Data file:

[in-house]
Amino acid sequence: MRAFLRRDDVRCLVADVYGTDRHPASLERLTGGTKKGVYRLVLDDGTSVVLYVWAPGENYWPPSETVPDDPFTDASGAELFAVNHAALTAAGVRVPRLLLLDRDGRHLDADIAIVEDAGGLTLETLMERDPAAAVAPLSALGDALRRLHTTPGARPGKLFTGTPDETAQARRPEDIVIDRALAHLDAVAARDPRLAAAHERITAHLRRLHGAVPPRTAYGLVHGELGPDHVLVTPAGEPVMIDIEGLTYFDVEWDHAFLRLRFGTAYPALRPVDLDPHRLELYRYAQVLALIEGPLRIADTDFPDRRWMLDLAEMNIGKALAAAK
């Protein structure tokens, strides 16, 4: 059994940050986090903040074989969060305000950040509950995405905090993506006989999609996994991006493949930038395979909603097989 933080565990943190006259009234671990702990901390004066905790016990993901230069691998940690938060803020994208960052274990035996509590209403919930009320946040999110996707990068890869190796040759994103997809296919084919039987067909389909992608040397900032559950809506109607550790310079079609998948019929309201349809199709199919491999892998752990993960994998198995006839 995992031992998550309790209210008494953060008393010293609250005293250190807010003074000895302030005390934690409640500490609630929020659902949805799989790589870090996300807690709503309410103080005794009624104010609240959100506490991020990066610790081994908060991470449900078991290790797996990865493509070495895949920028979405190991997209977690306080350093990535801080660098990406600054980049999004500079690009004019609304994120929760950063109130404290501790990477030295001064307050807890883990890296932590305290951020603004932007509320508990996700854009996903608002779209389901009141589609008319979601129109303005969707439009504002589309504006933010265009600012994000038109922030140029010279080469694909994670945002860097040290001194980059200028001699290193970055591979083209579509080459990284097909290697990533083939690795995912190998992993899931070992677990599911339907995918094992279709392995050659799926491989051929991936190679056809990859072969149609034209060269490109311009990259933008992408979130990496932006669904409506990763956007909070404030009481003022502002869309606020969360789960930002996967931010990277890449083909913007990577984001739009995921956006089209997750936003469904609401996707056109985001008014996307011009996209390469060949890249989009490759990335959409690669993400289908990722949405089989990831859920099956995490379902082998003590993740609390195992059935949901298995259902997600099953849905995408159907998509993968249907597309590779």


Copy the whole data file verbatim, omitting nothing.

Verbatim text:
[in-house]
Amino acid sequence: MRAFLRRDDVRCLVADVYGTDRHPASLERLTGGTKKGVYRLVLDDGTSVVLYVWAPGENYWPPSETVPDDPFTDASGAELFAVNHAALTAAGVRVPRLLLLDRDGRHLDADIAIVEDAGGLTLETLMERDPAAAVAPLSALGDALRRLHTTPGARPGKLFTGTPDETAQARRPEDIVIDRALAHLDAVAARDPRLAAAHERITAHLRRLHGAVPPRTAYGLVHGELGPDHVLVTPAGEPVMIDIEGLTYFDVEWDHAFLRLRFGTAYPALRPVDLDPHRLELYRYAQVLALIEGPLRIADTDFPDRRWMLDLAEMNIGKALAAAK
């Protein structure tokens, strides 16, 4: 059994940050986090903040074989969060305000950040509950995405905090993506006989999609996994991006493949930038395979909603097989 933080565990943190006259009234671990702990901390004066905790016990993901230069691998940690938060803020994208960052274990035996509590209403919930009320946040999110996707990068890869190796040759994103997809296919084919039987067909389909992608040397900032559950809506109607550790310079079609998948019929309201349809199709199919491999892998752990993960994998198995006839 995992031992998550309790209210008494953060008393010293609250005293250190807010003074000895302030005390934690409640500490609630929020659902949805799989790589870090996300807690709503309410103080005794009624104010609240959100506490991020990066610790081994908060991470449900078991290790797996990865493509070495895949920028979405190991997209977690306080350093990535801080660098990406600054980049999004500079690009004019609304994120929760950063109130404290501790990477030295001064307050807890883990890296932590305290951020603004932007509320508990996700854009996903608002779209389901009141589609008319979601129109303005969707439009504002589309504006933010265009600012994000038109922030140029010279080469694909994670945002860097040290001194980059200028001699290193970055591979083209579509080459990284097909290697990533083939690795995912190998992993899931070992677990599911339907995918094992279709392995050659799926491989051929991936190679056809990859072969149609034209060269490109311009990259933008992408979130990496932006669904409506990763956007909070404030009481003022502002869309606020969360789960930002996967931010990277890449083909913007990577984001739009995921956006089209997750936003469904609401996707056109985001008014996307011009996209390469060949890249989009490759990335959409690669993400289908990722949405089989990831859920099956995490379902082998003590993740609390195992059935949901298995259902997600099953849905995408159907998509993968249907597309590779």